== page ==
It Turns Out Liz Warren Loves Subsidizing Big Businesses and Wall Street

by Veronique de Rugy

In the little time she’s been in Congress, Senator Elizabeth Warren has made a name for herself as a populist who talks tough about Wall Street and other large corporations. But is she going to do more than just talk about it?

At the end of last week, Warren confirmed that she still supports the Ex-Im Bank — a government agency that hurts many U.S. employees of companies not lucky enough to benefit from it and consumers who face higher prices as a result of the subsidies, all for the sake of lining the pockets of the biggest corporations in the country. Here’s what her office told Bloomberg:

Senator Warren believes that the Export-Import Bank helps create American jobs and spur economic growth, but recognizes that there is room for improvement in the bank’s operations. She looks forward to reviewing re-authorization legislation if and when it is introduced.

Her position was confirmed when she turned down an invitation from the conservative group Heritage Action to talk about “ending the Export-Import Bank and the political favoritism it engenders.” But her misguided support for the Bank isn’t new. In 2012, she praised Fred Hochberg, the chairman of Ex-Im, repeating the canard that this agency focuses on helping American small businesses. Here’s some data for the senator:

Only 19 percent of the Bank’s activities benefits small businesses.
The Ex-Im Bank’s definition of a small business is a pretty big business — it includes firms with up to 1,500 employees earn up to $21 million in annual revenue.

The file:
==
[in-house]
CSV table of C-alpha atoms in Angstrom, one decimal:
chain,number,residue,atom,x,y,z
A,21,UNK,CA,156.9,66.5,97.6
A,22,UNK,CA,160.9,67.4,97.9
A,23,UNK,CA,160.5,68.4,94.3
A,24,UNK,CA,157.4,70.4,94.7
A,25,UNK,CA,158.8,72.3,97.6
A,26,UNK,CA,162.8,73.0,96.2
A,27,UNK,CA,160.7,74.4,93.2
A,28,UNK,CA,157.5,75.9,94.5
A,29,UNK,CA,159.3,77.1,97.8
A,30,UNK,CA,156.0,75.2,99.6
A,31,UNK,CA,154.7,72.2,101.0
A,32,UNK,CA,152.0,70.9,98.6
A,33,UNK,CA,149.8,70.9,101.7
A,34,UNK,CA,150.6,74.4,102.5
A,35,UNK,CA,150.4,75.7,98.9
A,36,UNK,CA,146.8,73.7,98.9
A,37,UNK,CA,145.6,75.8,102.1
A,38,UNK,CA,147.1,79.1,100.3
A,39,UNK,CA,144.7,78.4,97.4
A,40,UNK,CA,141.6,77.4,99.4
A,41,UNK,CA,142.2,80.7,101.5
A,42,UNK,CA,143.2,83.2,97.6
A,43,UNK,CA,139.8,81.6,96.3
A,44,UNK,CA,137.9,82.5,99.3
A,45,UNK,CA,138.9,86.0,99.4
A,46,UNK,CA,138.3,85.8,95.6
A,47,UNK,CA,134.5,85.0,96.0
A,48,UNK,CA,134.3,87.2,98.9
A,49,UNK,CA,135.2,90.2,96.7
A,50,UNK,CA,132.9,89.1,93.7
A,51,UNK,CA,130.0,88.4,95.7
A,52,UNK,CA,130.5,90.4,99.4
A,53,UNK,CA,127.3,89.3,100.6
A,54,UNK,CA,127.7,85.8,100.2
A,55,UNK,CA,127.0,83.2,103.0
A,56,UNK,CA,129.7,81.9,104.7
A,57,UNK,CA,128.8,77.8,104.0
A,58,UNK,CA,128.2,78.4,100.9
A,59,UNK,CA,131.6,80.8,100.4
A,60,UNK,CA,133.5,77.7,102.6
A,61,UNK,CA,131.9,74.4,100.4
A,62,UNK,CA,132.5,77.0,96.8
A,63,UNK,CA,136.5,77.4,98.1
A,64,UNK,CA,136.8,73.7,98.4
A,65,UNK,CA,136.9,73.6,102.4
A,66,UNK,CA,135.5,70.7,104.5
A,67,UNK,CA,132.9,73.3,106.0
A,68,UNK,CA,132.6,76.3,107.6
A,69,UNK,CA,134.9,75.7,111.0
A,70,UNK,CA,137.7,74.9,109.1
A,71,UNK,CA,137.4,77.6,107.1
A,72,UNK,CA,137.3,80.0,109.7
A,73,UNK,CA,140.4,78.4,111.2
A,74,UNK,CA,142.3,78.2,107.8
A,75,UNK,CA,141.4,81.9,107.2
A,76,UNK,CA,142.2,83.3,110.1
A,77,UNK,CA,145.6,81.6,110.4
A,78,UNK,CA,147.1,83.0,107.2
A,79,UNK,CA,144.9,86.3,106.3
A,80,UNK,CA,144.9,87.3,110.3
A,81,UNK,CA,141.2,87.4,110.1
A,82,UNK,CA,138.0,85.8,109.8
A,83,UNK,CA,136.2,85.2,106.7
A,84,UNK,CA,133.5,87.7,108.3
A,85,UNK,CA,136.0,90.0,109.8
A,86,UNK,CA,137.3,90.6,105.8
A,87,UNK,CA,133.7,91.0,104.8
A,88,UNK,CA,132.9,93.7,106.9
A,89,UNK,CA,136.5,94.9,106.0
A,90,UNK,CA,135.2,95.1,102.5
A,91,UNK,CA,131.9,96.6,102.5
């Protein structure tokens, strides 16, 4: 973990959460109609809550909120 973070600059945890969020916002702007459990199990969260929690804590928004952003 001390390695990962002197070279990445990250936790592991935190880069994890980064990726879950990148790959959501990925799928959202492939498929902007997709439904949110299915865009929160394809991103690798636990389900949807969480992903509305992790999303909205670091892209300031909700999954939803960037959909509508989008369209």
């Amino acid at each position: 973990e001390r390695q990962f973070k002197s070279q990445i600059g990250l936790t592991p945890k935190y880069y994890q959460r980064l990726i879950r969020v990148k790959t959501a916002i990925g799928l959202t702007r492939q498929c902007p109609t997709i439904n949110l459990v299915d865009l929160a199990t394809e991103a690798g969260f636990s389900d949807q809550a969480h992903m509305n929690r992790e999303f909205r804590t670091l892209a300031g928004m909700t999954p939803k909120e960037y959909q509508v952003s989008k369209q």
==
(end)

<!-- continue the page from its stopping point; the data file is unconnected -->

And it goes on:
In 2007 (the most recent year data is available), only 0.3 percent of all small business jobs& — as defined by Ex-Im — were supported by the bank.
Assuming that each Ex-Im small-business transaction went to a unique small business (it didn’t), only 0.04 percent of all small businesses were supported by Ex-Im that year.

Warren’s support for the Ex-Im Bank is totally inconsistent with her otherwise populist stands, and it’s hurting the people she represents.

The biggest Ex-Im beneficiaries are U.S. giant corporations like Boeing, GE, and Caterpillar and their very wealthy foreign buyers. These companies don’t need the bank, but they love it. It allows a select number of U.S. exporters to increase their profits and transfer onto taxpayers risk that the companies should be shouldering. The foreign companies love it because, while they do have access to capital without the bank, Ex-Im loans come much cheaper, giving them a U.S. government-sponsored edge over their competitors — including all their American competitors.

Meanwhile, the mega-banks that Warren always complains about are some of the biggest beneficiaries of Ex-Im. They get to extend billions of dollars in loans, collect large fees and interest rates, without shouldering most of the risk involved. This is exactly the kind of favoritism for Wall Street she says she upposes.

Meanwhile, workers in unsubsidized companies may find their hours reduced, raises dampened, or their jobs threatened because of the competition they face from subsidized Ex-Im companies. Does the senator know that small-business owners in Massachusetts have to compete with other “small businesses” next door that have received some working capital from Ex-Im? Does she know that roughly 7,500 jobs in the U.S. airlines industries have been lost because the U.S. subsidizes foreign airlines?

Ex-Im& isn’t for the little guys, it’s government assistance to big businesses and wealthy private lenders. In light of that, we should all — especially Senator Warren’s fans — take her populist rhetoric with a couple more grains of salt in the future.